I keep wondering how much of this has to do with my age (the doctor referring to 37 as "too old" for a meniscus repair didn't help) but the way I see it, I can either live an active lifestyle and risk this kind of injury, or I can be a couch potato and die of a heart attack at 40. Think I'll stick with crossfit.
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Old 08-29-2006, 11:55 AM   #5
Elliot Royce
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Can't help you on the knees but my golfer's elbow has been helped by two cortisone shots and a treatment where they infuse medicine into you through an electrical current (something-pheresis --- help Jerimiah!). After hanging around for 3 months, it's now gone. I'm also working on strengthening the forearm muscles through wrist curls. A good PT should be able to help you. Just doing nothing didn't help me.

As for your age, you wouldn't be on this site if you weren't active. My lessons learned, though, are: don't try to progress too quickly, the O lifts are far trickier than they look, and give yourself time for recovery
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Old 08-29-2006, 12:49 PM   #6
Jerimiah Childress
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One of the local doctors who refer's patients to us says that the only thing you can blame on old age is gray hair and wrinkles, and I tend to agree. There is some degredation due to normal use, but it is minimal. Most of the damage we do to our bodies comes from abuse or misuse. Doing too much too fast or doing things we have no business doing in the first place. As far as the meniscus repair, "Too old" simply means that you aren't an elite level competitive athlete at or near their prime, which is what I am routinely told is the criteria for going to the trouble of repairing a meniscus.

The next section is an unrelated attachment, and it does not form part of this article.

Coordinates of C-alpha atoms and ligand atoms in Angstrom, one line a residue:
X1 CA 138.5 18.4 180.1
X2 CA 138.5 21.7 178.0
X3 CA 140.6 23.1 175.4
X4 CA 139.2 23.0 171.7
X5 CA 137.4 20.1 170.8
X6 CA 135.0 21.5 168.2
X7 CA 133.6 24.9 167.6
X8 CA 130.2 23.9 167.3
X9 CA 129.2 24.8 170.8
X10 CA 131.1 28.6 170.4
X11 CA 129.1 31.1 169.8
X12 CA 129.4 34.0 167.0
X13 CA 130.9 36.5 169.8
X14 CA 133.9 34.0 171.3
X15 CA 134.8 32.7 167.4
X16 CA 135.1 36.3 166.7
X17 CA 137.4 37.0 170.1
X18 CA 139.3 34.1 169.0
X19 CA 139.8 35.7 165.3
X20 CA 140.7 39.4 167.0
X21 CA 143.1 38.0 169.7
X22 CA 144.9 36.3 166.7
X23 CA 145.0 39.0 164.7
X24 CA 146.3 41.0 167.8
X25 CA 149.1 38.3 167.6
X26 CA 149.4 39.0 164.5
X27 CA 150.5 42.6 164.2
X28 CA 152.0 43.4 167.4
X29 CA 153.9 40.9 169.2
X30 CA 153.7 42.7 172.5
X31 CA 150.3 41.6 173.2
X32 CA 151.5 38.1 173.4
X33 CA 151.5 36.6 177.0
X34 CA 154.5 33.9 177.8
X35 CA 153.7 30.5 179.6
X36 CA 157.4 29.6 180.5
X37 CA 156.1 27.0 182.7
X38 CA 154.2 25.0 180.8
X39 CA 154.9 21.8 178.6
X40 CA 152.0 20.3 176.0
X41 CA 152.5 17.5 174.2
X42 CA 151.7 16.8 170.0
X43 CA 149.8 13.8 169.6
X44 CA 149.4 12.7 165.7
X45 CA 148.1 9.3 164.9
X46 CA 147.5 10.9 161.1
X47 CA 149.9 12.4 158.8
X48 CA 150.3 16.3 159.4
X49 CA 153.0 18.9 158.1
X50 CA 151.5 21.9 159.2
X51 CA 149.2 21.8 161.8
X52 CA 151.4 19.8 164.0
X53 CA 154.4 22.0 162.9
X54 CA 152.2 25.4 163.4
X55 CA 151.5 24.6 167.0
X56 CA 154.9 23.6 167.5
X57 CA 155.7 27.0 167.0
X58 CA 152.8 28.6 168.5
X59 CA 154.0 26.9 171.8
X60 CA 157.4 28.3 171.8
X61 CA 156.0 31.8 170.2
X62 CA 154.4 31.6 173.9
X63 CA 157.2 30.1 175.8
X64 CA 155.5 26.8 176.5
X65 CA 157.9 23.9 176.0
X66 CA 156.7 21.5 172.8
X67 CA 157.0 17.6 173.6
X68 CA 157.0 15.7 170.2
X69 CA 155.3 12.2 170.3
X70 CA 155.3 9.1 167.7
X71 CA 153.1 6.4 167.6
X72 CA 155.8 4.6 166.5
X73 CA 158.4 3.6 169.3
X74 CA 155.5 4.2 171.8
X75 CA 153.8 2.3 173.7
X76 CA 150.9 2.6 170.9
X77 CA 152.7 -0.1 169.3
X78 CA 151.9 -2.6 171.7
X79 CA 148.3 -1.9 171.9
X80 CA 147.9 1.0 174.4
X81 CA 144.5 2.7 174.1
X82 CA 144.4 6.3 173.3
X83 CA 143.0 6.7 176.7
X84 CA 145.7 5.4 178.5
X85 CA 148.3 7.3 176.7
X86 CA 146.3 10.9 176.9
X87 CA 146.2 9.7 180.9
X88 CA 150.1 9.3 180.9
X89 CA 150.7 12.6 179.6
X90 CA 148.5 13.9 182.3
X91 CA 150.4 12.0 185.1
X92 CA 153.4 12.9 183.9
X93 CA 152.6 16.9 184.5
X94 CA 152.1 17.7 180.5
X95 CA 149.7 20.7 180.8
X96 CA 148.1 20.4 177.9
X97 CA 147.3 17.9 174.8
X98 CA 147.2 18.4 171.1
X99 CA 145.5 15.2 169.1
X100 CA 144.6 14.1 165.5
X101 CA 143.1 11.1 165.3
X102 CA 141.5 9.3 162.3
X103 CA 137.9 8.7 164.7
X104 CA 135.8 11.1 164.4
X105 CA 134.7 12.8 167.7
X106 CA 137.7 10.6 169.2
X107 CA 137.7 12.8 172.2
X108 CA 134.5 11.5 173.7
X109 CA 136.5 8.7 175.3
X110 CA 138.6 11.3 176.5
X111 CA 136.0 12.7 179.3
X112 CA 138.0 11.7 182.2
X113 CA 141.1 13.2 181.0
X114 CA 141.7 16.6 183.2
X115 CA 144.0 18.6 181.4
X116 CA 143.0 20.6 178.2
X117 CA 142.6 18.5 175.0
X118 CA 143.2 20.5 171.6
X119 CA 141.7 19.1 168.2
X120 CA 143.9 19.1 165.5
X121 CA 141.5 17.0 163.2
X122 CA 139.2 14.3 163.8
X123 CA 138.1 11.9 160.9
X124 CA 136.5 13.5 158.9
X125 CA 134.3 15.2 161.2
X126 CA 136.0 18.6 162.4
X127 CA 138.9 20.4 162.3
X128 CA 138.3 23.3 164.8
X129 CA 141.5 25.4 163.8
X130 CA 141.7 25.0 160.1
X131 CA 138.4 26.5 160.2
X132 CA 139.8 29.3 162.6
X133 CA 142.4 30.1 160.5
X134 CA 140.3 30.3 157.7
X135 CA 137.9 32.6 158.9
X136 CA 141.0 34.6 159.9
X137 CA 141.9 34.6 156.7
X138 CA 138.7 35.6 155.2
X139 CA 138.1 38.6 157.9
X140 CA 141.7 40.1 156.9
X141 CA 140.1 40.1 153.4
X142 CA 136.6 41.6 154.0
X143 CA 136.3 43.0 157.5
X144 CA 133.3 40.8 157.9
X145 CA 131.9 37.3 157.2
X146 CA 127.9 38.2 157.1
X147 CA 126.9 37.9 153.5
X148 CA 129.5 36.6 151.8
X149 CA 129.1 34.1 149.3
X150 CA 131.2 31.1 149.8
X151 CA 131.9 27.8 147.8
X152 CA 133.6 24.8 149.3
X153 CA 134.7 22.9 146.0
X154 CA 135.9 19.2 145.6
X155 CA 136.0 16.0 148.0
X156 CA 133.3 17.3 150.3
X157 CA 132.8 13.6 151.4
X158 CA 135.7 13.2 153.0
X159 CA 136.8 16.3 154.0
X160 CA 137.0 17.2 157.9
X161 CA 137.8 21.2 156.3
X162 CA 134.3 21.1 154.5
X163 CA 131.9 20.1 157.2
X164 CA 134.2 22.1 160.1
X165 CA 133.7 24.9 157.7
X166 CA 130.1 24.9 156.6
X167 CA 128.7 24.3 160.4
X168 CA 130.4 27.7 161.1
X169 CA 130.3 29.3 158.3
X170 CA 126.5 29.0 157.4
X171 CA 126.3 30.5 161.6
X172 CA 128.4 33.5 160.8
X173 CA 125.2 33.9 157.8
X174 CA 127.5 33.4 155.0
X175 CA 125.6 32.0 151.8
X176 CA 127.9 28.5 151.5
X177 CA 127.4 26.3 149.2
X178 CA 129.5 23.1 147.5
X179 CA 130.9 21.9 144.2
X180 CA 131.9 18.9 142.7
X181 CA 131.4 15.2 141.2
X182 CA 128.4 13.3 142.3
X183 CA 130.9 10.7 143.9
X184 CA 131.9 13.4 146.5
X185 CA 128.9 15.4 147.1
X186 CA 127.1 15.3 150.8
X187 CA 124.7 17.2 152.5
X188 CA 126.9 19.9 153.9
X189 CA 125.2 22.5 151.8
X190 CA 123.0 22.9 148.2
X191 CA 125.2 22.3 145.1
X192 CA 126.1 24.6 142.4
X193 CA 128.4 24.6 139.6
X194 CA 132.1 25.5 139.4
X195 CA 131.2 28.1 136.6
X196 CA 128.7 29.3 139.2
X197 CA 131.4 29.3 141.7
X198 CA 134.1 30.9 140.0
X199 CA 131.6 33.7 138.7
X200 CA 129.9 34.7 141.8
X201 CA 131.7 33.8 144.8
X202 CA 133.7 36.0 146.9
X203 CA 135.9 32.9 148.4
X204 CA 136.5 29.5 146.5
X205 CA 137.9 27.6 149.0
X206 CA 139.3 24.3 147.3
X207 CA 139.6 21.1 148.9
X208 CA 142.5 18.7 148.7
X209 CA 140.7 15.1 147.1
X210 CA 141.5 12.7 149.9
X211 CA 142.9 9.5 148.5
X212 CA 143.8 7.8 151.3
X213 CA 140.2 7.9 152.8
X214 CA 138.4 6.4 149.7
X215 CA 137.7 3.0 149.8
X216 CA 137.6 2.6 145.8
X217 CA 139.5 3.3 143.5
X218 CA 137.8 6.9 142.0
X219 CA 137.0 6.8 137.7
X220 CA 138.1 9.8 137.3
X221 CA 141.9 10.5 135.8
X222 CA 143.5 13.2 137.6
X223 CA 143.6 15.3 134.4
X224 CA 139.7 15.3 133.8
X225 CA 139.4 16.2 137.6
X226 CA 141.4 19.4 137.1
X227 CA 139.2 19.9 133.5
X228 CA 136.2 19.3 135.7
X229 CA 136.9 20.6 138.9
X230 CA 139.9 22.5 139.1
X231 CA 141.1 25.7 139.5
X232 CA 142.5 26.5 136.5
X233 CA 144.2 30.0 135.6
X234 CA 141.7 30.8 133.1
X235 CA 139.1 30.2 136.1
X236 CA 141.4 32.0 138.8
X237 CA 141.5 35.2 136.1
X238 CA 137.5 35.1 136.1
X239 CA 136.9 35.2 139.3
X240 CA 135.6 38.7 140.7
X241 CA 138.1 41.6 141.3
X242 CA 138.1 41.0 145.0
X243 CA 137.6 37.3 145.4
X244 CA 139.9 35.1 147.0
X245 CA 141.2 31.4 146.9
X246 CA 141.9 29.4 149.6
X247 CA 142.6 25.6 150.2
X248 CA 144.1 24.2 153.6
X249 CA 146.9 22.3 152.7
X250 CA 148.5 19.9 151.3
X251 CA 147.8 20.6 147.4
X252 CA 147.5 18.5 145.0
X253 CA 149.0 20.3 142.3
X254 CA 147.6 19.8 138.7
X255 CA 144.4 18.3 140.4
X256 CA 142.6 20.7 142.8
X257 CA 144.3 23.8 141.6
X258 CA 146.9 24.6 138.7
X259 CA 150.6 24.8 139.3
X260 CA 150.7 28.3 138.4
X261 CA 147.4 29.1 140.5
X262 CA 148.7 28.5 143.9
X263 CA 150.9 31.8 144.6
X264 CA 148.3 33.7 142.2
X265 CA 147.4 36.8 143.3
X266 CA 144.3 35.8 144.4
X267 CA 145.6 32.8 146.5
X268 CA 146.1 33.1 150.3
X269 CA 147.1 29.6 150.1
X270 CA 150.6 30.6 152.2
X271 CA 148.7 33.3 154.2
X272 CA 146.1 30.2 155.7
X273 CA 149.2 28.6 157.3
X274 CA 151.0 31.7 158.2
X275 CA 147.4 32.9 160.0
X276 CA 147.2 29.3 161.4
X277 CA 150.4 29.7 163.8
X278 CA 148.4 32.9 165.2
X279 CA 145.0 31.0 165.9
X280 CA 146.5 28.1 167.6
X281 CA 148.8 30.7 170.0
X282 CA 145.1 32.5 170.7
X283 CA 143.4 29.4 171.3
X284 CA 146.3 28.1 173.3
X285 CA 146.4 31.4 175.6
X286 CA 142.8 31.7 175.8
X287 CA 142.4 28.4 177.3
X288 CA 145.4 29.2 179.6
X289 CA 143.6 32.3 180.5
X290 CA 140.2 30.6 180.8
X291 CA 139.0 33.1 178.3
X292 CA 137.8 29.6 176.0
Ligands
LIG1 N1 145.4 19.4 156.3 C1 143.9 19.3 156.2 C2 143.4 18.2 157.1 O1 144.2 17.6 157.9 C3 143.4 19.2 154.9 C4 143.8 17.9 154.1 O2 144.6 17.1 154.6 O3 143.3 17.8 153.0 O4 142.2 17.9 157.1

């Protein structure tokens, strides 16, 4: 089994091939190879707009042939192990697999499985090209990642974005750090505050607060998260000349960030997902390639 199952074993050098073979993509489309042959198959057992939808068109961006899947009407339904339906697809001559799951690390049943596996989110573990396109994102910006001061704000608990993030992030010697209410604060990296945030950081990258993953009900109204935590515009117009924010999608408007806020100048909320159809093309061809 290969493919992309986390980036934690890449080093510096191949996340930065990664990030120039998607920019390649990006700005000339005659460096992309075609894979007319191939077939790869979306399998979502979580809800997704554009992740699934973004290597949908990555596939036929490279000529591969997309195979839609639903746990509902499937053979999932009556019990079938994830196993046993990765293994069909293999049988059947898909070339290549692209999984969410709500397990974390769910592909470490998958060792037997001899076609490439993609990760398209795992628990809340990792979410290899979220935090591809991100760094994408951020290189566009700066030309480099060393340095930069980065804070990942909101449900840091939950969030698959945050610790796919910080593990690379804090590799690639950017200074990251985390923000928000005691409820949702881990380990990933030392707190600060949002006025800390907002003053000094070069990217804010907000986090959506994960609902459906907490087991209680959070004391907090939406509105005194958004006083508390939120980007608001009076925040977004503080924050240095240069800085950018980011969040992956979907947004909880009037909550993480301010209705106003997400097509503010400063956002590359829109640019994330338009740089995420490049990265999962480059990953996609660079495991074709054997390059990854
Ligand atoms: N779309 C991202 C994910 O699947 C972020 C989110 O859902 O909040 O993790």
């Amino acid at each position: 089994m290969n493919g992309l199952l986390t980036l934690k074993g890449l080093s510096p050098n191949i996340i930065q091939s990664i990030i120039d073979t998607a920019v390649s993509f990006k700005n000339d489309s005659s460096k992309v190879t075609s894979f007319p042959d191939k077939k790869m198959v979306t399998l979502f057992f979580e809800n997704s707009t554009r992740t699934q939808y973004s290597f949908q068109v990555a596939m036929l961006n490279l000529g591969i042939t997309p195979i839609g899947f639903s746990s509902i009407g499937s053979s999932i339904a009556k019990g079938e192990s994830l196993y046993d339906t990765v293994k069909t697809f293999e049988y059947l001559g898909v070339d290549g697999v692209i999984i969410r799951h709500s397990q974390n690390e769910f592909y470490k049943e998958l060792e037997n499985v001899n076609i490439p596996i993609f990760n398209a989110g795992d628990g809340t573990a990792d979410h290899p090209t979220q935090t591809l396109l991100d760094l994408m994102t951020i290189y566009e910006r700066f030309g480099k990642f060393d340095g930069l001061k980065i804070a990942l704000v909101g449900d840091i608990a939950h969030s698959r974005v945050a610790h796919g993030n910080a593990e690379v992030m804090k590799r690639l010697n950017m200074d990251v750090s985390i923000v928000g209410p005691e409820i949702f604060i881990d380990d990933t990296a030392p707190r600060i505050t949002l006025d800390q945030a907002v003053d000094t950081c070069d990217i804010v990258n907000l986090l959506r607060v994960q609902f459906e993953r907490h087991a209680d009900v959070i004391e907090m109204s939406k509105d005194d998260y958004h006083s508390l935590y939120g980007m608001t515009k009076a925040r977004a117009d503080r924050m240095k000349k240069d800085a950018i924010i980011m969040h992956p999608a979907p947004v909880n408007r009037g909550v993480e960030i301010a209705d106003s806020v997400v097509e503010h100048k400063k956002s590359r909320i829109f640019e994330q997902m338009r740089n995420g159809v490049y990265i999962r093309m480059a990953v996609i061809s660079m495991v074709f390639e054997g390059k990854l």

Keep us posted on how your surgery and subsequent therapy goes.
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Old 08-29-2006, 01:25 PM   #7
William Hunter
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Elliot - iontophoresis

Jim, after surgery they'll send you to PT for the knees. You could mention your elbow to the ortho and see if he'll write a script for elbow rehab as well.
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Old 09-05-2006, 04:51 PM   #8
David Philipson
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Jim,

I'm a Chiropractor trained in A.R.T, and have helped tons of knees.

I think it is really worth the time and money to try and dig one up in your area. If it doesn't make a huge difference after one or two visits...then you have injury to the joint and get your surgery.

If it does...well, it can solve your problem in just a few treatments.

I think it is well worth trying, just be prepared for some intense pain.
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Old 09-12-2006, 12:32 PM   #9
Jim Aldridge
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Had both knees operated on yesterday. I am a little sore on the right side (the acl reconstruction) but feel great on the left side (removed part of the meniscus). I am sure that oxycodon is a large part of the reason I am doing so well. I start physical therapy tomorrow. I feel like I could walk without crutches right now, but my wife won't let me until I talk to the physical therapist. One of her main roles in my life is to function as the voice of reason to keep me from hurting myself, so I'll play it her way for now, but I am already tired of feeling like a gimp.
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Old 09-12-2006, 01:13 PM   #10
Jerimiah Childress
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Sounds good Jim. You won't be on those crutches long. Wives are good at that.